(List #87) Another Look at Materiality

How business schools are exploring materiality in their own operations.

(List #87) Another Look at Materiality
Photo by Tim Gouw / Unsplash

This week we are looking at how business schools are reporting on materiality. According to the Global Reporting Initiative (GRI), “particular information is considered ‘material’ – or relevant – if it could influence the decision making of stakeholders in respect of the reporting company”. While these exercises are useful and result in impressive diagrams, more of interest is what you use them for, and how you balance between issues that are perhaps of less urgency but that your community considers material, vs issues that are urgent but not identified by your community as material. Do your stakeholders understand these issues and how they impact your university (and vice versa) enough to know what is truly material or not? How can raising awareness help with this? Here are some examples.


During the 2020-21 academic year, Esade (Spain) worked to update its materiality analysis, not only to ascertain the expectations and material topics for the organisation and its stakeholders, but also as part of a more extensive effort to update its sustainability strategy and its commitments in this sphere. They followed the methodology developed by GRI. They first prioritised 11 stakeholders who contributed their perspective and vision in fields of sustainability. Esade identified the topics based on international and sectoral standards, which were approved by the project coordination team. Stakeholders were then invited to prioritise these through different consultation methods including interviews, focus groups and surveys.

Source: https://www.uni-mannheim.de/en/sustainability/strategy/


The University of Mannheim (Germany) conducted a materiality analysis in 2020, inviting students and employees of the University to answer an online questionnaire. The analysis was conducted as part of a master thesis by Franziska Beile. In the questionnaire, stakeholders were asked for their perceptions of the sustainability of the University, their preferences with regard to various sustainability topics, and their ideas for developing the sustainability strategy of the university. Data revealed no major differences between the perceptions and expectations of students and employees. Students in particular felt the need to receive more information on sustainability at the university and would like to have more opportunities for involvement. In repones, a new website on sustainability was put in place.

Source: https://d30mzt1bxg5llt.cloudfront.net/public/uploads/sip-reports/AMS_UA_PRME-Report_2022.pdf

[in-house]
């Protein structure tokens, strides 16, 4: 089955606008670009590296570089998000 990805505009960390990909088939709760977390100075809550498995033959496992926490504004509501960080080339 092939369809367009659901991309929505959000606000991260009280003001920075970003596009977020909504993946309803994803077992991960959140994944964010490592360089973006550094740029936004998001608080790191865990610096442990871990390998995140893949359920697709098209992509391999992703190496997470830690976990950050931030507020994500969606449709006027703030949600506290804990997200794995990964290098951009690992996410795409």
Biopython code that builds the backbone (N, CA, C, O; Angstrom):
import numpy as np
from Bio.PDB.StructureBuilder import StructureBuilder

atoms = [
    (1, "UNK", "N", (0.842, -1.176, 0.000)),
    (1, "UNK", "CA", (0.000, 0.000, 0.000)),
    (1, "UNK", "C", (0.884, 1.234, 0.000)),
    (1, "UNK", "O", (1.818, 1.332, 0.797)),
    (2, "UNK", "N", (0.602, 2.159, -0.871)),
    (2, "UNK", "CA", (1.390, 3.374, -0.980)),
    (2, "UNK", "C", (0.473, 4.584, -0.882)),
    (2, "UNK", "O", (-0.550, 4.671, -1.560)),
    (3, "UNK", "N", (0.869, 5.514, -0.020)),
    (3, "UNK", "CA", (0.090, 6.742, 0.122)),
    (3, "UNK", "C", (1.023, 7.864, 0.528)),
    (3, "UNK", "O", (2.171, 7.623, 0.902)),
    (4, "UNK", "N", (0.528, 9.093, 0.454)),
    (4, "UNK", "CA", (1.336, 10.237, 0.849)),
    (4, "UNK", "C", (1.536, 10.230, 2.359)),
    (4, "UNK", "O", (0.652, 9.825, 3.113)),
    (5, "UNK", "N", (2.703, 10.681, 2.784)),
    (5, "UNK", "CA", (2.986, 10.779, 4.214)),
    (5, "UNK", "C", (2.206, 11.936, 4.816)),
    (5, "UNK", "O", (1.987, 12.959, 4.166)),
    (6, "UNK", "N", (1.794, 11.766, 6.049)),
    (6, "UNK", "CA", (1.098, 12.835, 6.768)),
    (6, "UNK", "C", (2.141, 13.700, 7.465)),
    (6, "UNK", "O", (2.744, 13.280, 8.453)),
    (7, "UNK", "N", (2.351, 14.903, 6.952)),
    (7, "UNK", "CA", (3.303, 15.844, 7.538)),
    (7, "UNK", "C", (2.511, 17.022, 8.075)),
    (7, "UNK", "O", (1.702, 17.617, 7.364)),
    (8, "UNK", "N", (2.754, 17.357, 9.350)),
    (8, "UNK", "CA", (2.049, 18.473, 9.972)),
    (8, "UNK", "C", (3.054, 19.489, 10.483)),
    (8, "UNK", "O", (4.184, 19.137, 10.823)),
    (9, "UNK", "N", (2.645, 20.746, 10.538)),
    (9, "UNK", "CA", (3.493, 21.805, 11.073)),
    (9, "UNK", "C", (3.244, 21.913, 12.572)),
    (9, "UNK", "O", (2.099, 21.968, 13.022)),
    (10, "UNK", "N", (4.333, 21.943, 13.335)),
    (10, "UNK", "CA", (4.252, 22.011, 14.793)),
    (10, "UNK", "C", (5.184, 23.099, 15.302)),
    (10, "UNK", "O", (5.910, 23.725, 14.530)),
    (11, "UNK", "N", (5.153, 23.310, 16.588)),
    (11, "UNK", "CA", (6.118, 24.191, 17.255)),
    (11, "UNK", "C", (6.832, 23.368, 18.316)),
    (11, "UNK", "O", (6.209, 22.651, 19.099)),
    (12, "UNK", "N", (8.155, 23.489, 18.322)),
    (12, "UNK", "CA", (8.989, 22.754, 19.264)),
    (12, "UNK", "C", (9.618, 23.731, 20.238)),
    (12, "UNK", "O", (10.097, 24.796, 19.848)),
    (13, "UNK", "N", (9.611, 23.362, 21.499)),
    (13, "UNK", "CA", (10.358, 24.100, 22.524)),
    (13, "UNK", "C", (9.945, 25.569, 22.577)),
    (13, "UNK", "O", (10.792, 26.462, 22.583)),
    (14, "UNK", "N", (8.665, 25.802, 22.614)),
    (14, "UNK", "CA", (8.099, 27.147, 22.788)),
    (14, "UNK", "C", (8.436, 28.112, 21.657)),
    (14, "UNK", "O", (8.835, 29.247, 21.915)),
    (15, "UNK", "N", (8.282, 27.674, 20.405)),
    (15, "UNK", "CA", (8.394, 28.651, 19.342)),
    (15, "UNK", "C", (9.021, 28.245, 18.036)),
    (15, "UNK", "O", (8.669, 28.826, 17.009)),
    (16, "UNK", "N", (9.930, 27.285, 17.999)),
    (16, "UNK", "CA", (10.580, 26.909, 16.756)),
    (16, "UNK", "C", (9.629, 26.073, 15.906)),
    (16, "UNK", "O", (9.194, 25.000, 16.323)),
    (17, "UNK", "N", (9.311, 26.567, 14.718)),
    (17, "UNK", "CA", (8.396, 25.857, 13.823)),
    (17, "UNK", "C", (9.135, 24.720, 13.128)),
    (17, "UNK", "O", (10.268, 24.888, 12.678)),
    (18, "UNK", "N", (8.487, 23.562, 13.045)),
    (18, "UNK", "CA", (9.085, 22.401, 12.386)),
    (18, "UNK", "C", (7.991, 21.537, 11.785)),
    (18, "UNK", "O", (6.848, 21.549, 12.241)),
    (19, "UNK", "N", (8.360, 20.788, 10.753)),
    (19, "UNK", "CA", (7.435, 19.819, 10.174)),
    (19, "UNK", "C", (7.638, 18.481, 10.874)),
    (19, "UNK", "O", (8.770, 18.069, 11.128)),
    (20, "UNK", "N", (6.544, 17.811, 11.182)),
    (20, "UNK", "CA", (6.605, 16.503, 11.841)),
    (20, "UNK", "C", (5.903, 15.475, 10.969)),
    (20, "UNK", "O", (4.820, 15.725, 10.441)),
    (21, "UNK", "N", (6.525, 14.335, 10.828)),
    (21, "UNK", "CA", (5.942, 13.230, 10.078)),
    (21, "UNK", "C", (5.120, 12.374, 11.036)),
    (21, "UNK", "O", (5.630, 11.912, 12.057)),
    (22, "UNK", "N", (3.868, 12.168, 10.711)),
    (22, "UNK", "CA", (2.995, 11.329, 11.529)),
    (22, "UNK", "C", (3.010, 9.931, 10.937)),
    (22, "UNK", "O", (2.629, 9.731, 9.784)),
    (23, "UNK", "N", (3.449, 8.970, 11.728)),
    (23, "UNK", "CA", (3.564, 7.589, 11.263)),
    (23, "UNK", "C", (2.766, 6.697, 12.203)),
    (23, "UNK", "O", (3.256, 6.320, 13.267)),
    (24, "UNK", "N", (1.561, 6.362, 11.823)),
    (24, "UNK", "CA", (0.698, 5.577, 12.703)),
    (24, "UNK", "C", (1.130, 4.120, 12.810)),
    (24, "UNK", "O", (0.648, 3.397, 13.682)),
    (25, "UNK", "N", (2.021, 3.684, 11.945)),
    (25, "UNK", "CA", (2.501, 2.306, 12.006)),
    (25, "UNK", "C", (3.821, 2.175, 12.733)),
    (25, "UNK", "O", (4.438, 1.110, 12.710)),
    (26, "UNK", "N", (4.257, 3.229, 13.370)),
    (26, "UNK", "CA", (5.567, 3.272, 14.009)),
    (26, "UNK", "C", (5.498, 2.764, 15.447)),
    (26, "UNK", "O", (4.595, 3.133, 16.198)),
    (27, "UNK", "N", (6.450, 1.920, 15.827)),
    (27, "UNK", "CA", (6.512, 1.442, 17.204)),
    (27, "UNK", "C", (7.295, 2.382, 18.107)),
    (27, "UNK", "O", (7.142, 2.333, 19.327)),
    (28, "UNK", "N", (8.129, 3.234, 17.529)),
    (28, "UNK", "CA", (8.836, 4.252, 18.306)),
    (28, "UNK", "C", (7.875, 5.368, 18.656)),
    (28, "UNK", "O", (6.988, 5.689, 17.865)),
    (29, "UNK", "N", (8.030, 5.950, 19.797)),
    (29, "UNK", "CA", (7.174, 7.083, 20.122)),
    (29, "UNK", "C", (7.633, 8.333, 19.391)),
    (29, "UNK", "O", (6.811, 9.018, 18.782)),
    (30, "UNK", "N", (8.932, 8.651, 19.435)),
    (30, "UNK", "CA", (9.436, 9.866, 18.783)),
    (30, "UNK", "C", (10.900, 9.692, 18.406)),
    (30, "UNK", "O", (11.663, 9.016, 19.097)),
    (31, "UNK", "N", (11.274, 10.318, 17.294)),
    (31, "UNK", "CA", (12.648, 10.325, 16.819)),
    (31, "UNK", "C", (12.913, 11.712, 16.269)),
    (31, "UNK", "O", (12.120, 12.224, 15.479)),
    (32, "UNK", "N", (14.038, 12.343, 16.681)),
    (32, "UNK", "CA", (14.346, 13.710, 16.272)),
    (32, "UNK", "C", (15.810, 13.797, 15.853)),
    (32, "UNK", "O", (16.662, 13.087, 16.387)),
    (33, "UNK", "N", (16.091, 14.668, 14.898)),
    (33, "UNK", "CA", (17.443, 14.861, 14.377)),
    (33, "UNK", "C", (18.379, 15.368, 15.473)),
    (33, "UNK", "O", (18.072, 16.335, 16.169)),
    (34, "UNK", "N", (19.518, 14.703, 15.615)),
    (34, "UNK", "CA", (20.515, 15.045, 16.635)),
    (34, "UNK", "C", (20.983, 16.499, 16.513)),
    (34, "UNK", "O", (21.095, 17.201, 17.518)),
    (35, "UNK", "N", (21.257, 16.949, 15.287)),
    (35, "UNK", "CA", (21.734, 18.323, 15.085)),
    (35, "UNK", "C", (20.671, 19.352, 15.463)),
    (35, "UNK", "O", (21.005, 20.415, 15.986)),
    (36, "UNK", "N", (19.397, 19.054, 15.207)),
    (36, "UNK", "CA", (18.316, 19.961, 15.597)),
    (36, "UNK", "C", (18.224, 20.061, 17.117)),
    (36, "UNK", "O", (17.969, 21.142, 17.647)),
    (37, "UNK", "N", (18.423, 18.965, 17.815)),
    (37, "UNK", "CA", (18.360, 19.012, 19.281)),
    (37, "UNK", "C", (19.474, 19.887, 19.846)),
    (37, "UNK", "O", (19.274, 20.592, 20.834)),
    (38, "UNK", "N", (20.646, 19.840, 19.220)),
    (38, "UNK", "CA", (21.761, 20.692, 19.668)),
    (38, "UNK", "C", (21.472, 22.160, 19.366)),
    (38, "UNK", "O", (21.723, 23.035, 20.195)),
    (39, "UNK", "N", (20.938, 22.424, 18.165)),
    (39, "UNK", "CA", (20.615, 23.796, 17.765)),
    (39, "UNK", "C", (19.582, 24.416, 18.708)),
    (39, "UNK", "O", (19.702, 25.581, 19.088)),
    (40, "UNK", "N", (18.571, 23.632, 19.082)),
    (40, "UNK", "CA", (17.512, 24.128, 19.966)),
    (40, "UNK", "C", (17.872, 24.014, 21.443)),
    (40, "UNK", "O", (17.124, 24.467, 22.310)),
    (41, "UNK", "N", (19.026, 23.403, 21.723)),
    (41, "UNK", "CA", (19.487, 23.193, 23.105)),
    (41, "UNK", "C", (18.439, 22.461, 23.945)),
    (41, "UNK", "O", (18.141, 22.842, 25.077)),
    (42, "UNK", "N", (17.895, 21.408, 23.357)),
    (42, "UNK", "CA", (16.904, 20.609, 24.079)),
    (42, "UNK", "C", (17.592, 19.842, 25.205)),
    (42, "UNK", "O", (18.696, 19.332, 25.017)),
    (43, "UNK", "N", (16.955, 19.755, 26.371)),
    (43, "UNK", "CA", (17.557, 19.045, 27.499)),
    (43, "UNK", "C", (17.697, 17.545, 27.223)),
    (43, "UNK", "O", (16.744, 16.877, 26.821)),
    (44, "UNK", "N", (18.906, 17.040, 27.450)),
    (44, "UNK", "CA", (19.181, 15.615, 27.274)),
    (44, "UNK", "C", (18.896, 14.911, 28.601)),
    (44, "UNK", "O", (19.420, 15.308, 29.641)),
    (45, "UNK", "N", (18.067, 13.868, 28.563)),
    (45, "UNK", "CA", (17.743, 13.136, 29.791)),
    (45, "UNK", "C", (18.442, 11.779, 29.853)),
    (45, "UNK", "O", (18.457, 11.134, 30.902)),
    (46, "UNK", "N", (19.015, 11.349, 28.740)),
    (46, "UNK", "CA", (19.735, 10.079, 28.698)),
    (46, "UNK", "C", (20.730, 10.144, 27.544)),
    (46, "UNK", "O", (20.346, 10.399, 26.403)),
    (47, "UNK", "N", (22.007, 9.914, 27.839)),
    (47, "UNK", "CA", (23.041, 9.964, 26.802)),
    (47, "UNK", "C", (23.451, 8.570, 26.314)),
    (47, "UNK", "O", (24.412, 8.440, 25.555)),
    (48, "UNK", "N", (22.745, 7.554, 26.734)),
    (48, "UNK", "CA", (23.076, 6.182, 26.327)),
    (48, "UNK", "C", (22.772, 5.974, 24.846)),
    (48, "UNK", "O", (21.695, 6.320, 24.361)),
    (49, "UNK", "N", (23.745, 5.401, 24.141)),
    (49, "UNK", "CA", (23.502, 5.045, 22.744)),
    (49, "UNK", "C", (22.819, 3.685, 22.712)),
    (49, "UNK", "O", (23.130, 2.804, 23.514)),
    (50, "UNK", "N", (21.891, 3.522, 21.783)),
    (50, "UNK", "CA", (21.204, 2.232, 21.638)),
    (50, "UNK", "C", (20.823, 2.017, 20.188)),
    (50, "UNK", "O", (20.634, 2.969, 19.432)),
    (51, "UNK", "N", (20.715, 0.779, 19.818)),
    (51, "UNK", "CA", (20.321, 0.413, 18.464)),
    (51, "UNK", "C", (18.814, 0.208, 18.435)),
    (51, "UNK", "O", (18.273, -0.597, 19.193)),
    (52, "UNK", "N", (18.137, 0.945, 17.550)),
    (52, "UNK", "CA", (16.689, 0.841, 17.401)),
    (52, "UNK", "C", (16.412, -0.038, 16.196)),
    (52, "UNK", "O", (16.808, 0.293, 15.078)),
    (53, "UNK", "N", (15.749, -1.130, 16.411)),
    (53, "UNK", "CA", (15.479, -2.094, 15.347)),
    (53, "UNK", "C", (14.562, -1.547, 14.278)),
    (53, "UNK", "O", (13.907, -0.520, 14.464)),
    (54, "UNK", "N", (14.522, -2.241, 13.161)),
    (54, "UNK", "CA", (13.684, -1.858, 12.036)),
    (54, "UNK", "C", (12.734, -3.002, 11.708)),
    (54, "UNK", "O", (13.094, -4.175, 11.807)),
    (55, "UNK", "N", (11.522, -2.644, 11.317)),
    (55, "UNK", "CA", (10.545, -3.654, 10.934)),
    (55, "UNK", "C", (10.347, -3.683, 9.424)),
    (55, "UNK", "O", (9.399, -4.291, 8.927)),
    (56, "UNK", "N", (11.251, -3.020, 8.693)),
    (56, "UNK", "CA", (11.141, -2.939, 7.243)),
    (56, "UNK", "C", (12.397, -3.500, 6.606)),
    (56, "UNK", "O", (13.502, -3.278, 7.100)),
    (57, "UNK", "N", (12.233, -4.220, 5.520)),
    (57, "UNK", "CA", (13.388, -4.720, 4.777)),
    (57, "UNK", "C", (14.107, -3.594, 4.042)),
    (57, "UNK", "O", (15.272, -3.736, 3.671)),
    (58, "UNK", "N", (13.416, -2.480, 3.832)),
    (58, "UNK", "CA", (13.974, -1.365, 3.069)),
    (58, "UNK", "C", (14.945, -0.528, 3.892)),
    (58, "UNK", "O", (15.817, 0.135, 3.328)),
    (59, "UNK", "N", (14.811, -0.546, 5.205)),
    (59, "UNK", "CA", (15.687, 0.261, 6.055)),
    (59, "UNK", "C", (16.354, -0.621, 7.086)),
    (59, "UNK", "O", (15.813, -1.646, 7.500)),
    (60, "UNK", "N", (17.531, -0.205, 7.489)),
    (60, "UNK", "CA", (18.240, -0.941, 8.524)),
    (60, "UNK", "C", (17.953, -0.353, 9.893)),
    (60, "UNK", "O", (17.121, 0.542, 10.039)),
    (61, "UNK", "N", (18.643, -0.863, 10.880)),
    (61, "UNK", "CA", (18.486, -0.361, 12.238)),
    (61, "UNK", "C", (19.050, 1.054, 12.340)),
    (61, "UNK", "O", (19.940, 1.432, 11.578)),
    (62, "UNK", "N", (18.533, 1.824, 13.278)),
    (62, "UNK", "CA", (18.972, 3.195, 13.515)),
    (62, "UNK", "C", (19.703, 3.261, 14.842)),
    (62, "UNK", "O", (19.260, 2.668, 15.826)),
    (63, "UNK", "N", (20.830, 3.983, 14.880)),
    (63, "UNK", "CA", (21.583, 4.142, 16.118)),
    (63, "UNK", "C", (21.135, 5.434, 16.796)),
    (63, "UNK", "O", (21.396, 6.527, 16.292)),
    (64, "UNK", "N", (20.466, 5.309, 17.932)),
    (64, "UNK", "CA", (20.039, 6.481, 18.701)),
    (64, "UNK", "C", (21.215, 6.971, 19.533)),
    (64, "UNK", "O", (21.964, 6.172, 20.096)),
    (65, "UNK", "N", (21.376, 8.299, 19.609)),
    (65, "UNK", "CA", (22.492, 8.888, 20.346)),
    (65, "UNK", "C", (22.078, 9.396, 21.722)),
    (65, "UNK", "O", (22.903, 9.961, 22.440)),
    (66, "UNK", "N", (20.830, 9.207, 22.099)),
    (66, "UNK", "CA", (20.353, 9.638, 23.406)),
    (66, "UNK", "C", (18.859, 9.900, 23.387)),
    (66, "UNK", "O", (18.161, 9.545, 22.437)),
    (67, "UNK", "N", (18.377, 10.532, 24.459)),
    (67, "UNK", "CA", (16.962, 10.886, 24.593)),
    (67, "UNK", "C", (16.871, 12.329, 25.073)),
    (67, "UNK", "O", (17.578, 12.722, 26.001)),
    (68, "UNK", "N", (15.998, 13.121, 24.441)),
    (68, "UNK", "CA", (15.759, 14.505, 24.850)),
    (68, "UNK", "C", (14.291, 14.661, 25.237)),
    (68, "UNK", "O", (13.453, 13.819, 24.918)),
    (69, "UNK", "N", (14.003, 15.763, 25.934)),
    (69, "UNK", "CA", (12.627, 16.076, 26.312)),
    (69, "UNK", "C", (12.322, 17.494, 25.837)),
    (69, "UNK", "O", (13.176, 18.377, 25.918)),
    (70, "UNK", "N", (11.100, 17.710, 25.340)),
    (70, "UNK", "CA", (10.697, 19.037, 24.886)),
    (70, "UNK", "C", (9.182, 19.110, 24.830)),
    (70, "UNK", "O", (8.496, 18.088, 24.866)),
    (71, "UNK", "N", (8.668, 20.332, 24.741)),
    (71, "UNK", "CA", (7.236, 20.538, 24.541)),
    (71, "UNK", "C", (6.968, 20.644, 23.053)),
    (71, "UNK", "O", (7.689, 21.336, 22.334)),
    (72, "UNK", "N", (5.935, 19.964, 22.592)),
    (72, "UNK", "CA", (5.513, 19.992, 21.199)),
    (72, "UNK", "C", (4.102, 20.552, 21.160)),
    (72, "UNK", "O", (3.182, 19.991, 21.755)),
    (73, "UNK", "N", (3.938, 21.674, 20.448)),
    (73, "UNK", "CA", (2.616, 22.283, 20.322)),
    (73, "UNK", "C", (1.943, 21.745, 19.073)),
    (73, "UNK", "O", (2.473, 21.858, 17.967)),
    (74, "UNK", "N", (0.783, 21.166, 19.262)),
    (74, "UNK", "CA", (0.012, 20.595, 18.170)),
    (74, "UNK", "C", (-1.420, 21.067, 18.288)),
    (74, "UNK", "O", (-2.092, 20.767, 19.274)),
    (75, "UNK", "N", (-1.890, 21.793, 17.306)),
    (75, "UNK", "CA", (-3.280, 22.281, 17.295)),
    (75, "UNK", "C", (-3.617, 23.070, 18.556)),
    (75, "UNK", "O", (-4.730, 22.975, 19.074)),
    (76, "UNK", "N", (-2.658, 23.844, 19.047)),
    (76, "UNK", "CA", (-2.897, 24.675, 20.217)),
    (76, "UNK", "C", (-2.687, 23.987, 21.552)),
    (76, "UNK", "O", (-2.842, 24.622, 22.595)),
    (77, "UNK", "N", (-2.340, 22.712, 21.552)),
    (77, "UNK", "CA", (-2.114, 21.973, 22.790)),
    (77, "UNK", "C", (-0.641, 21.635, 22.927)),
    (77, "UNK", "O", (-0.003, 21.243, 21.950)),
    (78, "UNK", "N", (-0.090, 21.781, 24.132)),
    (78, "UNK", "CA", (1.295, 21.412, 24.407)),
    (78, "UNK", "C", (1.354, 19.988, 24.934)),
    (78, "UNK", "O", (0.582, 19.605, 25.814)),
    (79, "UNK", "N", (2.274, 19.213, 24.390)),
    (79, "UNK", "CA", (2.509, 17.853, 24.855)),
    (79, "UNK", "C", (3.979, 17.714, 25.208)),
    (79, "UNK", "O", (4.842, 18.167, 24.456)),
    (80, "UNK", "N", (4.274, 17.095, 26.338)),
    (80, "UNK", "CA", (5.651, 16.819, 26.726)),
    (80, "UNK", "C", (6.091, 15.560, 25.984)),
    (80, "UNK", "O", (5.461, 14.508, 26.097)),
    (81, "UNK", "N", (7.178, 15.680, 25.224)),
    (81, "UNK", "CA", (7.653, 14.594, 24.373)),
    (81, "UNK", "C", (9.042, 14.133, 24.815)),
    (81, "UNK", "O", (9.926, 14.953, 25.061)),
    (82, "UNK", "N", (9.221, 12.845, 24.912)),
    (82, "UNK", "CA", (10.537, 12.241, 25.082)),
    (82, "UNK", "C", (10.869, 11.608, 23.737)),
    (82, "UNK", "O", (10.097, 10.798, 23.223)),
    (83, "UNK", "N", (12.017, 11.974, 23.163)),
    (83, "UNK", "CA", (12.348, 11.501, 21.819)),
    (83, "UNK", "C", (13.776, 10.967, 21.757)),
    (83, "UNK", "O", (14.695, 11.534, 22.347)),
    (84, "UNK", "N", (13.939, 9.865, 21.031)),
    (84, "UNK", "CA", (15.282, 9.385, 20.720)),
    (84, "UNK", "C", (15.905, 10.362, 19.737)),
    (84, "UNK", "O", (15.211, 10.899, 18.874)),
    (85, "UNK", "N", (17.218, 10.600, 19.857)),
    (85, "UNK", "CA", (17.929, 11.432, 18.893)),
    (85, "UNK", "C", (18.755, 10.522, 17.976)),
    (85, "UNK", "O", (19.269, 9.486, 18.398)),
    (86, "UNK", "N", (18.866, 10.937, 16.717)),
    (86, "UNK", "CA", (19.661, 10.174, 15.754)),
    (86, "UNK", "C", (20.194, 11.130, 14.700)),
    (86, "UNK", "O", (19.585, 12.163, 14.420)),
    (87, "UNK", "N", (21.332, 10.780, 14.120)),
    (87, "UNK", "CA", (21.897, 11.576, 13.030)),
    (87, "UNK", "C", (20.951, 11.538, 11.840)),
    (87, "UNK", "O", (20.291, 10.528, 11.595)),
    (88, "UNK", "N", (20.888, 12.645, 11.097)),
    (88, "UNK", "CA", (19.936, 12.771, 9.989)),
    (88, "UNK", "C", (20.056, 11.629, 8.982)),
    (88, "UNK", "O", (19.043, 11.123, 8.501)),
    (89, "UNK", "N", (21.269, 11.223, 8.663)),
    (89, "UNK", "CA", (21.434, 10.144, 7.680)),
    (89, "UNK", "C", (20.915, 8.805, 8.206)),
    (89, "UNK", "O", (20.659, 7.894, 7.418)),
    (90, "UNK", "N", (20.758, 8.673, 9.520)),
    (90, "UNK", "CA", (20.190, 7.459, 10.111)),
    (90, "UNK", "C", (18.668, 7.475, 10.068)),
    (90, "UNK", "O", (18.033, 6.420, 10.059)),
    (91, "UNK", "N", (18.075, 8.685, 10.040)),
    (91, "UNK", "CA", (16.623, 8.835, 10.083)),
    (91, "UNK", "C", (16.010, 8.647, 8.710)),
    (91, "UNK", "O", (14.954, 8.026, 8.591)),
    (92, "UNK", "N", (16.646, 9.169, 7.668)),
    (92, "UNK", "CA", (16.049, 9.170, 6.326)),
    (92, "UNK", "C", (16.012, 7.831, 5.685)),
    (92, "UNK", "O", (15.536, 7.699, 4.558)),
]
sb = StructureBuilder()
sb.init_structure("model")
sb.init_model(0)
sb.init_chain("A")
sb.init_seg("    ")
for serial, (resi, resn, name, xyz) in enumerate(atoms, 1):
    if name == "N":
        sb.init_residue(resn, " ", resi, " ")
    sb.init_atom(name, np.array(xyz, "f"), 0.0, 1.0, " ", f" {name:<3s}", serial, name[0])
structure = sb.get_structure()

In 2020, several full-time master’s students at Antwerp Management School (Belgium) conducted a survey, questioning their AMS Peers and staff on the level of importance of 23 materiality topics in relation to the Sustainable Development Goals. An extensive stakeholder map was created of both internal and external stakeholders who were consulted. Topics were listed under three categories: human impact, environmental impact and knowledge impact. Based on this, AMS developed a Sustainability Framework, as a foundation for the long-term strategy.

Source: https://d30mzt1bxg5llt.cloudfront.net/public/uploads/sip-reports/IMC_Sustainability_Report_2022_A4_v2_singlepages.pdfc


IMC University of Applied Sciences (Austria) chose to continue to use the materiality analysis they developed in 2020 to ensure continuity and comparability between their sustainability reports. They did decide to present the information in a slightly different way by transforming it into a spider diagram to illustrate the topic and the different weightings and assessment through a different lens. For this purpose, the social and environmental impacts of the topics were evaluated by the university’s Environmental and Sustainability team. The annual assessment of the environmental aspects by ISO 14001 was also incorporated here.

Source: https://d30mzt1bxg5llt.cloudfront.net/public/uploads/sip-reports/Memoria-Integrada-del-Rector-2021.pdf


The Universidad del Pacifico (Peru) conducted a materiality analysis as part of their sustainability report. This involved taking the following steps: 1. Revision of institutional documents and commitments to determine a list of material issues. 2. Identifying key stakeholders 3. Connecting with stakeholders through focus groups and in-depth interviews. 4. Prioritization of material issues (under headings of Governance, Education, Research, Social and Environmental). More on their material issues is available on p. 34 of this report.

NYU Stern Center for Sustainable Business created this guide on Sustainability materiality Matrices

The International Green Gown Award Finalists have been chosen.

Ethics within University operations themselves

Don't demolish your old buildings on campus, deconstruct them

U Manchester's Endowment Investments Climate Impact Report

Have a great week!